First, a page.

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co. it’s clear that work needs to be done on the delivery mechanism.uk Design Peter Drake Production editor Stefan Leszczuk Printer the colourhouse Research Magazine 15 Northburgh Street London EC1V 0JR Published by the MRS. rather than the substance of what they read or heard. In this supplement we’ve gathered together experts to share with you the principles. This is where data visualisation comes in. If researchers want to deliver insights that have real business impact. It’s probably more accurate to say that they’ll recall the experience.uk Senior writer Joe Fernandez Advertising Guy Oliver 020 7566 1843 guy. Thanks to our sponsor Kantar.tarran@researchmagazine. skills and tools you need to make the most out of your data.INTRODUCTION Seeing is believing Most people will remember that one research presentation they had to sit through or the research report they had to read – the one with 100-plus charts and a word count to rival a short novel.org. while researchers and marketing executives discuss the ways they are putting data visualisation into practice. Finding new ways to share business-critical data in a manner that captures the attention of senior executives is essential. Brian Tarran. Chances are there was too much stuff there to make anything stick in the mind. 2012 DATA VISUALISATION 3 . editor Editor Brian Tarran 020 7566 1864 brian.oliver@mrs.

BRIEFING A still from an animation produced by City University professor Jo Wood showing the rst ve million journeys taken using London’s public bicycle hire scheme. King’s Cross/St Pancras and journeys to and from Waterloo Station to the City Telling tales There are many good reasons for researchers to embrace data visualisation. The three clusters are (from left to right) Hyde Park. One of them is to make people pay attention to the story you want to tell 4 DATA VISUALISATION 2012 .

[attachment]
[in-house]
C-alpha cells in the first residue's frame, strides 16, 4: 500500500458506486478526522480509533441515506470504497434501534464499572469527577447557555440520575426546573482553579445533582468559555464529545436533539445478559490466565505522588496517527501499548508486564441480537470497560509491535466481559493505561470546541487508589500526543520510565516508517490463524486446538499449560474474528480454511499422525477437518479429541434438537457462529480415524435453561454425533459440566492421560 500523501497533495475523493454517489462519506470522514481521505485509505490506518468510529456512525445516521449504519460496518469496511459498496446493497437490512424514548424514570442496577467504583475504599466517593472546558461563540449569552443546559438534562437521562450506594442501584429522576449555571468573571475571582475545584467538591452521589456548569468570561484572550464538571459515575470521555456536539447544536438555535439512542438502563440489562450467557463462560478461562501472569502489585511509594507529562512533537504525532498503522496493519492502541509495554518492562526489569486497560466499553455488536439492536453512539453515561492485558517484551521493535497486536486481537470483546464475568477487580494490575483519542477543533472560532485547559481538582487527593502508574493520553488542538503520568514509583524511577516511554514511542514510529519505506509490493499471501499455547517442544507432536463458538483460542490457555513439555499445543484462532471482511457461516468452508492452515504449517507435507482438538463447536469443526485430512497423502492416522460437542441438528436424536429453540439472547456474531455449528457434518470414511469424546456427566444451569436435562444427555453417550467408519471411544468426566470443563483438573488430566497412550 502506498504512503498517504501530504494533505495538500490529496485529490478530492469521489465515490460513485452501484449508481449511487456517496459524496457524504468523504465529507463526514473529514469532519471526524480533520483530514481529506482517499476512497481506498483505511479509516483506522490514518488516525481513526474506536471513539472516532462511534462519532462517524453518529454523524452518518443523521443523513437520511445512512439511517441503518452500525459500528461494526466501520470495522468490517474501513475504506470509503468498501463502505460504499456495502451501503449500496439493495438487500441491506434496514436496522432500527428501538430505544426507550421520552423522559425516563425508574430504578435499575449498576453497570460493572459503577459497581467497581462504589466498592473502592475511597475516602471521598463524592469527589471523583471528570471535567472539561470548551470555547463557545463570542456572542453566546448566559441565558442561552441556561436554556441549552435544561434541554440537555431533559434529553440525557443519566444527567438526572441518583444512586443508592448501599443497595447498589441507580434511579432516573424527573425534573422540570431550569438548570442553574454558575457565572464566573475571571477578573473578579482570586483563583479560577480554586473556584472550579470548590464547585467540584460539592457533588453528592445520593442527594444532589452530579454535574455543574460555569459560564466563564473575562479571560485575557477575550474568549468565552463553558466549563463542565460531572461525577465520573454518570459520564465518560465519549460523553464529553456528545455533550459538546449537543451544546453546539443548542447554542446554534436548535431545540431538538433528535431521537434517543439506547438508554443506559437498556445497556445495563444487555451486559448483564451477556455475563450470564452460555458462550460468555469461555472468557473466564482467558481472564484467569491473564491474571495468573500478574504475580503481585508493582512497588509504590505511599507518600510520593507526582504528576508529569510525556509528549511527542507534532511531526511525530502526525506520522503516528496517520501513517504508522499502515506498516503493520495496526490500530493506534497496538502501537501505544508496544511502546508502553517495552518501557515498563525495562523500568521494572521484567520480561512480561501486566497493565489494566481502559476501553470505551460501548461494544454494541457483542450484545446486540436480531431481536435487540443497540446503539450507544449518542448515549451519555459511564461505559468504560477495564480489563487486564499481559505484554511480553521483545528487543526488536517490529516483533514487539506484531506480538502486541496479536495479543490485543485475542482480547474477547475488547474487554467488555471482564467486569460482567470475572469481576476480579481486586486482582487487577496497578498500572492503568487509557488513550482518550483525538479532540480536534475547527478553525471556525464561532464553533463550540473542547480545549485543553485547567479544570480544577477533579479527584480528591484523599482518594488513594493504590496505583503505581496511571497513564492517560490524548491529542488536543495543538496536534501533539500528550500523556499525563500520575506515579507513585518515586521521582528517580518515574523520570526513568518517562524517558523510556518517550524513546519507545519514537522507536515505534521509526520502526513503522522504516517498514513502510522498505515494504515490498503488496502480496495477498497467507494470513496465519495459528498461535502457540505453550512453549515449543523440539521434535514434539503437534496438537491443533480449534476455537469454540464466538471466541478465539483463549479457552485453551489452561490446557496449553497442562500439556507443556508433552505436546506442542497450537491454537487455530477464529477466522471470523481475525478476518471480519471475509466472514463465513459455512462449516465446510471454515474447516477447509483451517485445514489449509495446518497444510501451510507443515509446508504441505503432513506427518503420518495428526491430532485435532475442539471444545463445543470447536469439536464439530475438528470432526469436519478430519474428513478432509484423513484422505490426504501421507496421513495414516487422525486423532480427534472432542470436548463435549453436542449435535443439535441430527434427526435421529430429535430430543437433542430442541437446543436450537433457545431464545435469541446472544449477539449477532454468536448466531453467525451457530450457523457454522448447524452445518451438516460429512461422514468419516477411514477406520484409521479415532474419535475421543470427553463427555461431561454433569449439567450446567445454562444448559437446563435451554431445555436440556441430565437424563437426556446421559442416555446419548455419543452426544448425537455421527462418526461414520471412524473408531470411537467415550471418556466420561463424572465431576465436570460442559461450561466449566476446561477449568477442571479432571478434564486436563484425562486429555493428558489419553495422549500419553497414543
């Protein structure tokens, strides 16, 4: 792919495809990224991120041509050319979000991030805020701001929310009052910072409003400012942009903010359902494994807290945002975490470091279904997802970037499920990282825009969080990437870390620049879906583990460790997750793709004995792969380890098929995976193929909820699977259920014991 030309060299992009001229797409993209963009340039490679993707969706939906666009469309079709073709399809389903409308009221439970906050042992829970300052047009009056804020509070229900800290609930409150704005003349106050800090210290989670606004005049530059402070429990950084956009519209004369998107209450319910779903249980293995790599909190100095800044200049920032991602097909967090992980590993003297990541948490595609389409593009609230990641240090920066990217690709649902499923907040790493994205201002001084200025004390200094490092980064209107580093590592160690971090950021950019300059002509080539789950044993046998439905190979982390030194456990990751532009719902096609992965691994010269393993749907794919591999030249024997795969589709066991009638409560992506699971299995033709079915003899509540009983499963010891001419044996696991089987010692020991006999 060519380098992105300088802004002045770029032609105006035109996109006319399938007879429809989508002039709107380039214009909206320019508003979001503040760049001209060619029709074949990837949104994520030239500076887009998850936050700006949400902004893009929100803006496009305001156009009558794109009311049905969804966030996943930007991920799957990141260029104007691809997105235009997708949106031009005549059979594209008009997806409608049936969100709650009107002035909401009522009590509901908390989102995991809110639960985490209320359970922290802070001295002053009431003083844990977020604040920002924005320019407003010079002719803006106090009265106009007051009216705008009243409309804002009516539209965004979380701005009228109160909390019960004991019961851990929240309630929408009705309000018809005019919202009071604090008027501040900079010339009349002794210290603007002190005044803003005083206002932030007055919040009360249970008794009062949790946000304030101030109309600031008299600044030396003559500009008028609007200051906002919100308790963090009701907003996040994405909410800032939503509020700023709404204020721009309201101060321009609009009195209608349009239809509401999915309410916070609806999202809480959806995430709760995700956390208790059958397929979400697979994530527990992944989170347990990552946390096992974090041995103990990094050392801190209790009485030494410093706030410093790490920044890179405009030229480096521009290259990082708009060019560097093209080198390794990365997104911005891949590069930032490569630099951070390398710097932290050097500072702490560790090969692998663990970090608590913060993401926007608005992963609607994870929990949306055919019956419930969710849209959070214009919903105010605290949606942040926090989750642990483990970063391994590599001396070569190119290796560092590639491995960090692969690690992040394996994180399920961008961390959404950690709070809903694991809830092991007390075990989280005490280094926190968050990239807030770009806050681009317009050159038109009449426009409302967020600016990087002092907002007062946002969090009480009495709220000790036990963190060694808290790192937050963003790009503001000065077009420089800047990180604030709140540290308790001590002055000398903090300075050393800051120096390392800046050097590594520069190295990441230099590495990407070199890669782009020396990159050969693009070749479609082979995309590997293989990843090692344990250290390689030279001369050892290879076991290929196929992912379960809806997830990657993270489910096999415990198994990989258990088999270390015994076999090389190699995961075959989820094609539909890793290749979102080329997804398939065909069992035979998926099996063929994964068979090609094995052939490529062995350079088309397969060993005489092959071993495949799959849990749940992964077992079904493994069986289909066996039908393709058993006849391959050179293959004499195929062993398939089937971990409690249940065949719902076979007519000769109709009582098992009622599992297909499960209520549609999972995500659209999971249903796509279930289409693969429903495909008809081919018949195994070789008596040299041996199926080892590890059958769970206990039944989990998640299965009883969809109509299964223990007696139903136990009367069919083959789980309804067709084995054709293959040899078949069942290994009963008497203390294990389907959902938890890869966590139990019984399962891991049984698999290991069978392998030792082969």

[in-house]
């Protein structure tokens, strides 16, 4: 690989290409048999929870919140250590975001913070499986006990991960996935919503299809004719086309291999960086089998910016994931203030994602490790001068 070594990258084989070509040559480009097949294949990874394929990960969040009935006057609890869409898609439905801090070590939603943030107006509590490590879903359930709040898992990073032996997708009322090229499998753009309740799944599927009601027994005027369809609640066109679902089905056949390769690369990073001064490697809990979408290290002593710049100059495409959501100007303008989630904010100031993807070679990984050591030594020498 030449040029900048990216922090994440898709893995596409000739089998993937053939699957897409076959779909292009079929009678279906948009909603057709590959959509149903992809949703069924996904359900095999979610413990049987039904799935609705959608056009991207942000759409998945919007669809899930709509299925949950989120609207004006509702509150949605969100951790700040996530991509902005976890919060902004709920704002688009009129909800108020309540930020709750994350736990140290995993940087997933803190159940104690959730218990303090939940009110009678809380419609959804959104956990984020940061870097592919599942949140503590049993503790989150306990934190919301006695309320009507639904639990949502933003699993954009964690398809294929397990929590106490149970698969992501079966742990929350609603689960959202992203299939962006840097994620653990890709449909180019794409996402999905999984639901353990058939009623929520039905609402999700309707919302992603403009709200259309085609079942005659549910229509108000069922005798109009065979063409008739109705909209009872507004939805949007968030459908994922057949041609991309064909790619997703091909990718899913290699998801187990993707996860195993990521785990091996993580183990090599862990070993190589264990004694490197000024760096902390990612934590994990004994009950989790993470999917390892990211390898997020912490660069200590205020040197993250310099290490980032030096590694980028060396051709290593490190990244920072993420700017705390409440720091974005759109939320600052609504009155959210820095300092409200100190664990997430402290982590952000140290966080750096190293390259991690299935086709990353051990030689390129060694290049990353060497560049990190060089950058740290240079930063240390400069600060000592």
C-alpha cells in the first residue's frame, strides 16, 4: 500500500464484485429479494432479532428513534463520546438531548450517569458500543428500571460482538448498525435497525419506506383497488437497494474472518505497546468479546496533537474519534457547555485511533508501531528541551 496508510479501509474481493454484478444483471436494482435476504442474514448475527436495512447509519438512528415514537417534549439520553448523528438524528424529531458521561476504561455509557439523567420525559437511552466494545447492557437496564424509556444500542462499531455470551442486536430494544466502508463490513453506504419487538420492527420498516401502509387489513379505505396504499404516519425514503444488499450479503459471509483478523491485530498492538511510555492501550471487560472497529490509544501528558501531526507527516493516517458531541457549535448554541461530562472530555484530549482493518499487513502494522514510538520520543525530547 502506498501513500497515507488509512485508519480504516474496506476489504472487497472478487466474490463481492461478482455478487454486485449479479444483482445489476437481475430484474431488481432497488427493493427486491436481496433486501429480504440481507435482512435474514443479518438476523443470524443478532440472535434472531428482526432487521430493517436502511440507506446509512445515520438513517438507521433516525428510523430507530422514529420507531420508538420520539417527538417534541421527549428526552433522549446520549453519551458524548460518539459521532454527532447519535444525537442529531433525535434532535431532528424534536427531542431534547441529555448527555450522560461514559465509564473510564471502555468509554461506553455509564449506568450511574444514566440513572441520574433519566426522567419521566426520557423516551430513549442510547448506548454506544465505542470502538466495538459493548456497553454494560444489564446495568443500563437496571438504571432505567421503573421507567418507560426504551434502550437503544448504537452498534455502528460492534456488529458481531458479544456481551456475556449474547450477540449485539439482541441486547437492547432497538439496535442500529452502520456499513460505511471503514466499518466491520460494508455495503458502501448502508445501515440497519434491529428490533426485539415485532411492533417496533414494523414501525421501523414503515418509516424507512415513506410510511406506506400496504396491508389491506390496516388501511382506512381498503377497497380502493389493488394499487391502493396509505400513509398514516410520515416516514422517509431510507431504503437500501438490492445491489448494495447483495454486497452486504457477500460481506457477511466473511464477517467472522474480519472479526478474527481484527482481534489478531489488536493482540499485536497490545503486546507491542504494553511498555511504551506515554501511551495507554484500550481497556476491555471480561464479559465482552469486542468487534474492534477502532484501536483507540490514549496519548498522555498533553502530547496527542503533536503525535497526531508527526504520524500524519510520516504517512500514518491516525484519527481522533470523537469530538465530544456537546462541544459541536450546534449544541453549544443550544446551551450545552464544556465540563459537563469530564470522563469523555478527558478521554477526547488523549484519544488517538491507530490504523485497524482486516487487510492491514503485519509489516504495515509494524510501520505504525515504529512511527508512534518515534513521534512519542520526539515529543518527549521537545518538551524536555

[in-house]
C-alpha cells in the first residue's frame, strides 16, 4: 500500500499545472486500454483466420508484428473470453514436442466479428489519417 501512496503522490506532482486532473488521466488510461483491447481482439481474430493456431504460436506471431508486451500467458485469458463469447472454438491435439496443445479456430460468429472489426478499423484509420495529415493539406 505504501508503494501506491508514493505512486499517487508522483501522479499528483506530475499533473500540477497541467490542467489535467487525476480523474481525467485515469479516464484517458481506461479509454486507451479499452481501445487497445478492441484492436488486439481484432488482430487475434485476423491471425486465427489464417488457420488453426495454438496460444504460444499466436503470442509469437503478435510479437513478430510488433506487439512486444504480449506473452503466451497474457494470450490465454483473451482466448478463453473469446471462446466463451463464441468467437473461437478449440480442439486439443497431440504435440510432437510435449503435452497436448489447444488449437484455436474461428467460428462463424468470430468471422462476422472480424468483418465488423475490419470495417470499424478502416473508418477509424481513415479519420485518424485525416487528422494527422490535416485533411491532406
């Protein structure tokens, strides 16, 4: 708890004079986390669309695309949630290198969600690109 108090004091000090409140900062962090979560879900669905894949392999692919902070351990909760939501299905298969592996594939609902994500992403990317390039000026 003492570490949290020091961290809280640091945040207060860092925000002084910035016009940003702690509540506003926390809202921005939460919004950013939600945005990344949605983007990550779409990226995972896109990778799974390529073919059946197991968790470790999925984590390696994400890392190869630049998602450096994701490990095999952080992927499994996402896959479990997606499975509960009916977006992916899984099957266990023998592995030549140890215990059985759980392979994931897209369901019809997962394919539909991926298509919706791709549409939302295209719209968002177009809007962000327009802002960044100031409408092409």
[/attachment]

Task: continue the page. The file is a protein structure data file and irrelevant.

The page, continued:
“I’ve got a massive 2012 DATA VISUALISATION 5 . clearly doesn’t have to mean simply.BRIEFING Words Brian Tarran G ood design can be many different things to many different people. “To convey ideas effectively. But data visualisation tends to imply something more… impressive. There are rules of course. network maps of the blogosphere (bit.ly/57FakF) comparing different aspects of public expenditure. he said. do’s and don’ts to follow – the kind they teach in college. What we had to do was create a [visual] language. “Most other businesses are very organised and have a thorough understanding of how you present yourself and how you present data. based on numbers. If designers are sometimes guilty of prioritising what something looks like over its ability to convey a story.me/eW5es9) or David McCandless’s Billion Pound-o-Gram (bit. “Essentially.” Market researchers make similar mistakes. but it struck me that the research industry generally didn’t. Wood is professor of visual analytics. Each of these has something in common. nor does effectively mean immediate. you’re asking an organisation – and the industry generally – to have an appreciation of a particular process that has not been traditional to them. In July last year Lambie-Nairn was hired by research group TNS to become its first creative director. founder of Lambie-Nairn & Company and the man responsible for the original Channel 4 logo and the 1997 rebrand of the BBC. communicating information clearly and effectively.” But. a discipline that has emerged out of the US home security and defence sectors. “Yet designers often tend to discard the balance between design and function. City University’s Jo Wood is the man behind a popular recent visualisation showing the journeys taken by users of London’s “Boris bikes”. visual analytics is designed to address a class of problems that says. “The reason it’s arisen in those sectors is that they have the challenge of huge volumes of data and they need to pick out particular patterns – whether it’s terrorist activities or unusual behaviour or whatever.fb. Essentially. both aesthetic form and functionality need to go hand in hand. Line charts. show how it worked and change people from the inside.” he wrote.” Drawn to scale Visualising data is not new. Whether a data visualisation does what it’s meant to do really depends on who’s looking at it and what they take from it. It’s almost entirely subjective.” says Wood. founding editor of Smashing Magazine. renderings of the social media connections between people in different parts of the world (on. in visual form.ly/PzaW). pie charts and bar graphs are traditional ways of telling a story. Most would agree on the definition put forward by Vitaly Friedman. who in a 2008 article stated that: “The main goal of data visualisation is its ability to visualise data. He saw the job as a “challenge”. and how important it is. researchers are often guilty of trying to cram too much information into visualisations to the detriment of the narrative. but for them the balance skews the other way. the question of whether a piece of work is good or not is down to the individual. But ultimately. creating gorgeous data visualisations which fail to serve their main purpose – to communicate information.” says Martin Lambie-Nairn. the public bike hire scheme. as Friedman noted. For instance. That’s true of data visualisation too. They are ways of dealing with huge numbers and masses of data points and presenting them in a way that makes it easy for people to comprehend things that would otherwise be difficult to think about without a visual aid.